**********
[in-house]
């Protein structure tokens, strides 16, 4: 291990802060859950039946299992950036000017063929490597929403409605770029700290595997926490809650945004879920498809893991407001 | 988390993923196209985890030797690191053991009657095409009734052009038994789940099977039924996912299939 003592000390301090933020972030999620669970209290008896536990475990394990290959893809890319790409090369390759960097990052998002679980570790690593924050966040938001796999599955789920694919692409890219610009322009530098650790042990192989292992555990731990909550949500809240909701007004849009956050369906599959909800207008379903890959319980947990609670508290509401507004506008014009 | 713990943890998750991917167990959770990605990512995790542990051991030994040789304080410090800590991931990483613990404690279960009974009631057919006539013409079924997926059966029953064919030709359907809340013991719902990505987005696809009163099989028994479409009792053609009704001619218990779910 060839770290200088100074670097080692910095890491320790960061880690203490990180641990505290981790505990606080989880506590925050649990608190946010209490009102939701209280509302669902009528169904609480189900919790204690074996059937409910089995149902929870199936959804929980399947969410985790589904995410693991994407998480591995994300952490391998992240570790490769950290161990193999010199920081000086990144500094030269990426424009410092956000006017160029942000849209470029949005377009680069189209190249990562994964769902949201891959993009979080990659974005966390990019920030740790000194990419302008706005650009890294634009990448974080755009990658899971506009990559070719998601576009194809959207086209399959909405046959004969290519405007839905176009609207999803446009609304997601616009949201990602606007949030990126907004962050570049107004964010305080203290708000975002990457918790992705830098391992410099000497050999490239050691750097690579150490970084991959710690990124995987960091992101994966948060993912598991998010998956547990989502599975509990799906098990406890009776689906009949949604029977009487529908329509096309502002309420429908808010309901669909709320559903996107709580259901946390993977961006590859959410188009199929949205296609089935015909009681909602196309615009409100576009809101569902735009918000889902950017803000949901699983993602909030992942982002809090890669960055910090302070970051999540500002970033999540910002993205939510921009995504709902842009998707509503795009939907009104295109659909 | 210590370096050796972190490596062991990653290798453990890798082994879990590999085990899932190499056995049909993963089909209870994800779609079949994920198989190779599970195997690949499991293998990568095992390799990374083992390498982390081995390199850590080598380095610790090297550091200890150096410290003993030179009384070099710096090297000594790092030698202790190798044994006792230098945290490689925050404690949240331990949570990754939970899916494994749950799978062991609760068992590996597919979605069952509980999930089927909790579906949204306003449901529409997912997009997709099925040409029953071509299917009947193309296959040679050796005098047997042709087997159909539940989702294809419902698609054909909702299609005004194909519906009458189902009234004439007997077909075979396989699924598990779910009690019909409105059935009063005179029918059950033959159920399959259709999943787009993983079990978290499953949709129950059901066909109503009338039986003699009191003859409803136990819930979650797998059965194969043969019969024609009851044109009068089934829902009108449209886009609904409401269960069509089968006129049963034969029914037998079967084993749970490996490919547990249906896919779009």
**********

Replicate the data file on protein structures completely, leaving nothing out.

[in-house]
């Protein structure tokens, strides 16, 4: 291990802060859950039946299992950036000017063929490597929403409605770029700290595997926490809650945004879920498809893991407001 | 988390993923196209985890030797690191053991009657095409009734052009038994789940099977039924996912299939 003592000390301090933020972030999620669970209290008896536990475990394990290959893809890319790409090369390759960097990052998002679980570790690593924050966040938001796999599955789920694919692409890219610009322009530098650790042990192989292992555990731990909550949500809240909701007004849009956050369906599959909800207008379903890959319980947990609670508290509401507004506008014009 | 713990943890998750991917167990959770990605990512995790542990051991030994040789304080410090800590991931990483613990404690279960009974009631057919006539013409079924997926059966029953064919030709359907809340013991719902990505987005696809009163099989028994479409009792053609009704001619218990779910 060839770290200088100074670097080692910095890491320790960061880690203490990180641990505290981790505990606080989880506590925050649990608190946010209490009102939701209280509302669902009528169904609480189900919790204690074996059937409910089995149902929870199936959804929980399947969410985790589904995410693991994407998480591995994300952490391998992240570790490769950290161990193999010199920081000086990144500094030269990426424009410092956000006017160029942000849209470029949005377009680069189209190249990562994964769902949201891959993009979080990659974005966390990019920030740790000194990419302008706005650009890294634009990448974080755009990658899971506009990559070719998601576009194809959207086209399959909405046959004969290519405007839905176009609207999803446009609304997601616009949201990602606007949030990126907004962050570049107004964010305080203290708000975002990457918790992705830098391992410099000497050999490239050691750097690579150490970084991959710690990124995987960091992101994966948060993912598991998010998956547990989502599975509990799906098990406890009776689906009949949604029977009487529908329509096309502002309420429908808010309901669909709320559903996107709580259901946390993977961006590859959410188009199929949205296609089935015909009681909602196309615009409100576009809101569902735009918000889902950017803000949901699983993602909030992942982002809090890669960055910090302070970051999540500002970033999540910002993205939510921009995504709902842009998707509503795009939907009104295109659909 | 210590370096050796972190490596062991990653290798453990890798082994879990590999085990899932190499056995049909993963089909209870994800779609079949994920198989190779599970195997690949499991293998990568095992390799990374083992390498982390081995390199850590080598380095610790090297550091200890150096410290003993030179009384070099710096090297000594790092030698202790190798044994006792230098945290490689925050404690949240331990949570990754939970899916494994749950799978062991609760068992590996597919979605069952509980999930089927909790579906949204306003449901529409997912997009997709099925040409029953071509299917009947193309296959040679050796005098047997042709087997159909539940989702294809419902698609054909909702299609005004194909519906009458189902009234004439007997077909075979396989699924598990779910009690019909409105059935009063005179029918059950033959159920399959259709999943787009993983079990978290499953949709129950059901066909109503009338039986003699009191003859409803136990819930979650797998059965194969043969019969024609009851044109009068089934829902009108449209886009609904409401269960069509089968006129049963034969029914037998079967084993749970490996490919547990249906896919779009």